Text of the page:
The Courens plateau is a slender plateau from east to west, 1km long and about 100 metres wide, culminating at an altitude of 290 metres. It is accessible by foot from the village or the Notre-Dame d'Aubune chapel. A walk on the plateau offers superb views of the Dentelles de Montmirail to the north and the Comtat plain. The place has been occupied since prehistoric times, especially the Ambrosi caves on the northern slope. On the plateau are the ruins of Durban Castle, also known as the Castellas. Durban was a perched village easier to protect, the castle was probably destroyed in the 14th century by the Great Companies of the Hundred Years' War. Durban was definitively abandoned in the 18th century. The Saint-Alari (or Saint-Hilaire) church, currently under reconstruction, was built on the site of a Roman temple and a vast early Christian necropolis with about fifty graves. The Devil's Rock seems to hang above the Notre-Dame d'Aubune chapel. Legend has it that the devil, dissatisfied with the construction of the chapel, threw a large rock from the top of the plateau to destroy it, which the Virgin stopped with her cattail. A "conservatory orchard" has been set up on the terraces near the Notre-Dame d'Aubune chapel, along a path that leads to the top of the plateau.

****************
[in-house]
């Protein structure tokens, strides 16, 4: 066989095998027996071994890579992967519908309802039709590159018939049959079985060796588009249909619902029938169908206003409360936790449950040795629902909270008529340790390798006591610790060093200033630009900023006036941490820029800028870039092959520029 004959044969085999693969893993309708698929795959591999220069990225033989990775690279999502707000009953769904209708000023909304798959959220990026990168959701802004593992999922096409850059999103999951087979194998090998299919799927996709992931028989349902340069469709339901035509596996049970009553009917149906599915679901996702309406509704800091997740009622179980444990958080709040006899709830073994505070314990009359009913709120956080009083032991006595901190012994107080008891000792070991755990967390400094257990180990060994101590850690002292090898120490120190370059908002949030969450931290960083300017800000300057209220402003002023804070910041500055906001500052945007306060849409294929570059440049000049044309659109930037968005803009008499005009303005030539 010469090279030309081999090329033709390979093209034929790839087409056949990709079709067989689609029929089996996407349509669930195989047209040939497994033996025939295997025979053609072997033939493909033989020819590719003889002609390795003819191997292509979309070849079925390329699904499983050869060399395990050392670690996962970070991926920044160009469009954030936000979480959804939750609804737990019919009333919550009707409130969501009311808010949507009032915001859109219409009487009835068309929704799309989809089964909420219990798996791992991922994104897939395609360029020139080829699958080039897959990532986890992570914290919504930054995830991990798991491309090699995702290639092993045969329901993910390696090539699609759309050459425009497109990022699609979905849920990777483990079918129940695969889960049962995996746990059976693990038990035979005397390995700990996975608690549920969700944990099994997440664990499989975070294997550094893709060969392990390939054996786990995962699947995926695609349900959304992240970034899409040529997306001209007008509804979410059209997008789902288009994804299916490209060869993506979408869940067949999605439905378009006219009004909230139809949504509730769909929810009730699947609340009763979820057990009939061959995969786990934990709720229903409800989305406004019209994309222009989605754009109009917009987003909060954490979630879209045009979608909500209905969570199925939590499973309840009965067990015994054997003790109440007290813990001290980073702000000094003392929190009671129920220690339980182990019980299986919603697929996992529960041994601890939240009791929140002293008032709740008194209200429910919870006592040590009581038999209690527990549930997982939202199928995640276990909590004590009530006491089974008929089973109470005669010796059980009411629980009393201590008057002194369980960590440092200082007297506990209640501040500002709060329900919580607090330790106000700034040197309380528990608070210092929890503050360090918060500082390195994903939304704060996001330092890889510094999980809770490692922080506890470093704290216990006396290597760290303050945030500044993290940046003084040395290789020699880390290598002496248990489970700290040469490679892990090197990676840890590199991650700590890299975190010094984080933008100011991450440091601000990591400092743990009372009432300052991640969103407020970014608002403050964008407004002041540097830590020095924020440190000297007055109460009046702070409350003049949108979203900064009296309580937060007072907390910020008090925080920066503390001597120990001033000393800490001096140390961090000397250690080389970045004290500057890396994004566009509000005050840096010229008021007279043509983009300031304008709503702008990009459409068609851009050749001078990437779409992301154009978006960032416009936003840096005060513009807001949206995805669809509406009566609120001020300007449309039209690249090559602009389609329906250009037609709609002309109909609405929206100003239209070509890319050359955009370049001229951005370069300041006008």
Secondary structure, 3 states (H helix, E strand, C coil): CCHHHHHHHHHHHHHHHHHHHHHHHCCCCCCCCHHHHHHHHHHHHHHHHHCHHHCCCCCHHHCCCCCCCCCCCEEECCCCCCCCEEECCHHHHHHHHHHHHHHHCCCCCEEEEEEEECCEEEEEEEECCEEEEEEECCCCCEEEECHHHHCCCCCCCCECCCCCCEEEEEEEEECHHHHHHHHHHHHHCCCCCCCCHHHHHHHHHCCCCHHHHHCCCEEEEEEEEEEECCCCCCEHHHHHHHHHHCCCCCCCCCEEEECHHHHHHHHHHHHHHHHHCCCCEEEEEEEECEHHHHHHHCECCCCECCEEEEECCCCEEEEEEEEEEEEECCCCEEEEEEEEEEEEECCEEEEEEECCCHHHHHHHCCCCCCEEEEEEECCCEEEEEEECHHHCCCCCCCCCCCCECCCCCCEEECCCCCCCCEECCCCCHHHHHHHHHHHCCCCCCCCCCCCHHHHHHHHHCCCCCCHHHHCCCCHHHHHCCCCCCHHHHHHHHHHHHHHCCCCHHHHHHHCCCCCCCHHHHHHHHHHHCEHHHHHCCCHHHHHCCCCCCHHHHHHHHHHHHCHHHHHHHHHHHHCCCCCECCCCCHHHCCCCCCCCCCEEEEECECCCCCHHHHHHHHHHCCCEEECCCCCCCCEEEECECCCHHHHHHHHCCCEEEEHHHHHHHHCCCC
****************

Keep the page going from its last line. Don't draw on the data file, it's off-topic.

Beaumes-de-Venise Muscat and red wine AOC « Beaumes-de-Venise »

Muscat Beaumes de VeniseVignoble Beaumes de Venise

The cultivation of vines is the main economic activity in Beaumes-de-Venise. The rows of vines line up on the slopes of the Dentelles de Montmirail and in the plain below, protected from the mistral by the mountain, enjoying dry weather and exceptional sunshine. The Beaumes-de-Venise terroir is contiguous to that of Vacqueyras and close to Gigondas. It produces an excellent red wine from the village Côtes-du-Rhône which obtained in 2005 the rare distinction of "vintage" like Gigondas and Vacqueyras. The geographical area of the "Beaumes-de-Venise" appellation is delimited in four municipalities of Beaumes-de-Venise, Lafare, La Roque-Alric and Suzette.

But the local speciality is the famous "Muscat de Beaumes-de-Venise" wine, a fine and delicate natural sweet wine made with small-berry muscat grapes. The origin of this wine goes back to the Middle Ages but its production had almost disappeared, it was put back into production in the 18th century.

Accommodation and practical information

Sélection de chambres d’hôtes sur le portail des chambres d’hôtes de Provence

Le Grand Jardin Le Grand Jardin chambres d'hôtes de charme et table d'hôtes dans le village de Lafare à 4 km de Beaumes-de-Venise

Beaumes de Venise's internet website : beaumes-de-venise.fr

Things to see and do in Beaumes-de-Venise

Coming to Beaumes-de-Venise

GPS coordinates N 44°07’25’’ - E 5°01’52’’

location : altitude 100 metres above see level , 2300 inhabitants, 3 miles from Vacqueyras, 5 miles from La Roque Alric, 6 miles from le Barroux, 6 miles from Carpentras, 7 miles from Gigondas, 10 miles from Séguret, 10 miles from Bédoin, 16 miles from Orange, 17 miles from Vaison-la-Romaine, 20 miles from Avignon

Visit Beaumes-de-Venise in photos : slideshow